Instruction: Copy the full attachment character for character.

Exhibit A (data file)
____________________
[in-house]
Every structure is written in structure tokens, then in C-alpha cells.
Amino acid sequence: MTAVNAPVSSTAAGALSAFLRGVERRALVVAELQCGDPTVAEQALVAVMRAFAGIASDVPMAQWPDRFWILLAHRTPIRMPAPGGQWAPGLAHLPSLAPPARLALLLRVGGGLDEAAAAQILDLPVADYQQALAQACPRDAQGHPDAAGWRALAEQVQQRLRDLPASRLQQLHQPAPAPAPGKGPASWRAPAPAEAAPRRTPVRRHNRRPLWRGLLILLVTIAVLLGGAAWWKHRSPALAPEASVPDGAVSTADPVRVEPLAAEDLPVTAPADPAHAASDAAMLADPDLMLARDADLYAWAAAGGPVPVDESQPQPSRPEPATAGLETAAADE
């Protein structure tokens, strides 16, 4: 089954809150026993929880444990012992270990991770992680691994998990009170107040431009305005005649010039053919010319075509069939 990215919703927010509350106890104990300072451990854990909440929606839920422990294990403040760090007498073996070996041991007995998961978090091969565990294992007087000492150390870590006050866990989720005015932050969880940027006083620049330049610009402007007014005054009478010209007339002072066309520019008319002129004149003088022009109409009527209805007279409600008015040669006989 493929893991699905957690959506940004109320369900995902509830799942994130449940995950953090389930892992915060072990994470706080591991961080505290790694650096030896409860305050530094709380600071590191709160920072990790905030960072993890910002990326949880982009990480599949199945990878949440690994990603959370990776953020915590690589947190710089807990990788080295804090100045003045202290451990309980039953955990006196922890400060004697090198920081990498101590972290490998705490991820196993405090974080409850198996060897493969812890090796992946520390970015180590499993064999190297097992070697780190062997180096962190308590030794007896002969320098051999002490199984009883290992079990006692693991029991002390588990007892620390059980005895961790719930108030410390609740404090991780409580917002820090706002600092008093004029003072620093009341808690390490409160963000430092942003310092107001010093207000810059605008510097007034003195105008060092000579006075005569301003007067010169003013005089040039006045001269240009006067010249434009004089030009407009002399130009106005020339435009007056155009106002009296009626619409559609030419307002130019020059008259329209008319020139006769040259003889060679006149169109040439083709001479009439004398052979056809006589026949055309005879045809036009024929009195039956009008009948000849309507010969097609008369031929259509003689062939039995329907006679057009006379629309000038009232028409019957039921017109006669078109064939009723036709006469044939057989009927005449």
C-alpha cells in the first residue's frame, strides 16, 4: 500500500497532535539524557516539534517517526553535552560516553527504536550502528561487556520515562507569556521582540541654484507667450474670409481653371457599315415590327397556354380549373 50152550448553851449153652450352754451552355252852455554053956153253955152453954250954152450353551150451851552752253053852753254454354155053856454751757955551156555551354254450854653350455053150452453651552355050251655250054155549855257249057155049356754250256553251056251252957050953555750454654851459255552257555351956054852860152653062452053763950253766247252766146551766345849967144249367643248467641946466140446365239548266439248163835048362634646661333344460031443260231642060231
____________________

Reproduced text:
[in-house]
Every structure is written in structure tokens, then in C-alpha cells.
Amino acid sequence: MTAVNAPVSSTAAGALSAFLRGVERRALVVAELQCGDPTVAEQALVAVMRAFAGIASDVPMAQWPDRFWILLAHRTPIRMPAPGGQWAPGLAHLPSLAPPARLALLLRVGGGLDEAAAAQILDLPVADYQQALAQACPRDAQGHPDAAGWRALAEQVQQRLRDLPASRLQQLHQPAPAPAPGKGPASWRAPAPAEAAPRRTPVRRHNRRPLWRGLLILLVTIAVLLGGAAWWKHRSPALAPEASVPDGAVSTADPVRVEPLAAEDLPVTAPADPAHAASDAAMLADPDLMLARDADLYAWAAAGGPVPVDESQPQPSRPEPATAGLETAAADE
């Protein structure tokens, strides 16, 4: 089954809150026993929880444990012992270990991770992680691994998990009170107040431009305005005649010039053919010319075509069939 990215919703927010509350106890104990300072451990854990909440929606839920422990294990403040760090007498073996070996041991007995998961978090091969565990294992007087000492150390870590006050866990989720005015932050969880940027006083620049330049610009402007007014005054009478010209007339002072066309520019008319002129004149003088022009109409009527209805007279409600008015040669006989 493929893991699905957690959506940004109320369900995902509830799942994130449940995950953090389930892992915060072990994470706080591991961080505290790694650096030896409860305050530094709380600071590191709160920072990790905030960072993890910002990326949880982009990480599949199945990878949440690994990603959370990776953020915590690589947190710089807990990788080295804090100045003045202290451990309980039953955990006196922890400060004697090198920081990498101590972290490998705490991820196993405090974080409850198996060897493969812890090796992946520390970015180590499993064999190297097992070697780190062997180096962190308590030794007896002969320098051999002490199984009883290992079990006692693991029991002390588990007892620390059980005895961790719930108030410390609740404090991780409580917002820090706002600092008093004029003072620093009341808690390490409160963000430092942003310092107001010093207000810059605008510097007034003195105008060092000579006075005569301003007067010169003013005089040039006045001269240009006067010249434009004089030009407009002399130009106005020339435009007056155009106002009296009626619409559609030419307002130019020059008259329209008319020139006769040259003889060679006149169109040439083709001479009439004398052979056809006589026949055309005879045809036009024929009195039956009008009948000849309507010969097609008369031929259509003689062939039995329907006679057009006379629309000038009232028409019957039921017109006669078109064939009723036709006469044939057989009927005449």
C-alpha cells in the first residue's frame, strides 16, 4: 500500500497532535539524557516539534517517526553535552560516553527504536550502528561487556520515562507569556521582540541654484507667450474670409481653371457599315415590327397556354380549373 50152550448553851449153652450352754451552355252852455554053956153253955152453954250954152450353551150451851552752253053852753254454354155053856454751757955551156555551354254450854653350455053150452453651552355050251655250054155549855257249057155049356754250256553251056251252957050953555750454654851459255552257555351956054852860152653062452053763950253766247252766146551766345849967144249367643248467641946466140446365239548266439248163835048362634646661333344460031443260231642060231